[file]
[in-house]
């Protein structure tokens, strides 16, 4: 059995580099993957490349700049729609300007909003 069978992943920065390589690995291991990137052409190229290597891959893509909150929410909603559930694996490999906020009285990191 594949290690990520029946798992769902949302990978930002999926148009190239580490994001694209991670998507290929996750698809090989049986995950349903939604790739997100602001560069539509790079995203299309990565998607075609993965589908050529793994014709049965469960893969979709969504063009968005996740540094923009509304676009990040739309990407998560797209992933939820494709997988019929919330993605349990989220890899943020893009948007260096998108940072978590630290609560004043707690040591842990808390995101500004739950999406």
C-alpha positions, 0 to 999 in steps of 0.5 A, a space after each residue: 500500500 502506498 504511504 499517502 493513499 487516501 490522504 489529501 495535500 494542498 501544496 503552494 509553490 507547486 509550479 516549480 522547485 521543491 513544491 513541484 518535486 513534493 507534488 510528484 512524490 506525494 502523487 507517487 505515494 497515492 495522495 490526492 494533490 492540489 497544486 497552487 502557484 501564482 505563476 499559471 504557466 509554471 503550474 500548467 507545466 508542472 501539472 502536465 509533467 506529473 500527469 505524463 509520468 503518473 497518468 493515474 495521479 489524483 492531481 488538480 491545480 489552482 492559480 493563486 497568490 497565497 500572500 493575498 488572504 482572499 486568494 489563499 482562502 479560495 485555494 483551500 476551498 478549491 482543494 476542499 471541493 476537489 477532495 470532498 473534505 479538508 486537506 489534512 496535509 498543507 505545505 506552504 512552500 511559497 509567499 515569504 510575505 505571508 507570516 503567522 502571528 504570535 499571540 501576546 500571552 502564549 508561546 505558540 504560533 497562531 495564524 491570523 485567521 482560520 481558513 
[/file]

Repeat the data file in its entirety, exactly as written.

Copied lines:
[in-house]
């Protein structure tokens, strides 16, 4: 059995580099993957490349700049729609300007909003 069978992943920065390589690995291991990137052409190229290597891959893509909150929410909603559930694996490999906020009285990191 594949290690990520029946798992769902949302990978930002999926148009190239580490994001694209991670998507290929996750698809090989049986995950349903939604790739997100602001560069539509790079995203299309990565998607075609993965589908050529793994014709049965469960893969979709969504063009968005996740540094923009509304676009990040739309990407998560797209992933939820494709997988019929919330993605349990989220890899943020893009948007260096998108940072978590630290609560004043707690040591842990808390995101500004739950999406």
C-alpha positions, 0 to 999 in steps of 0.5 A, a space after each residue: 500500500 502506498 504511504 499517502 493513499 487516501 490522504 489529501 495535500 494542498 501544496 503552494 509553490 507547486 509550479 516549480 522547485 521543491 513544491 513541484 518535486 513534493 507534488 510528484 512524490 506525494 502523487 507517487 505515494 497515492 495522495 490526492 494533490 492540489 497544486 497552487 502557484 501564482 505563476 499559471 504557466 509554471 503550474 500548467 507545466 508542472 501539472 502536465 509533467 506529473 500527469 505524463 509520468 503518473 497518468 493515474 495521479 489524483 492531481 488538480 491545480 489552482 492559480 493563486 497568490 497565497 500572500 493575498 488572504 482572499 486568494 489563499 482562502 479560495 485555494 483551500 476551498 478549491 482543494 476542499 471541493 476537489 477532495 470532498 473534505 479538508 486537506 489534512 496535509 498543507 505545505 506552504 512552500 511559497 509567499 515569504 510575505 505571508 507570516 503567522 502571528 504570535 499571540 501576546 500571552 502564549 508561546 505558540 504560533 497562531 495564524 491570523 485567521 482560520 481558513 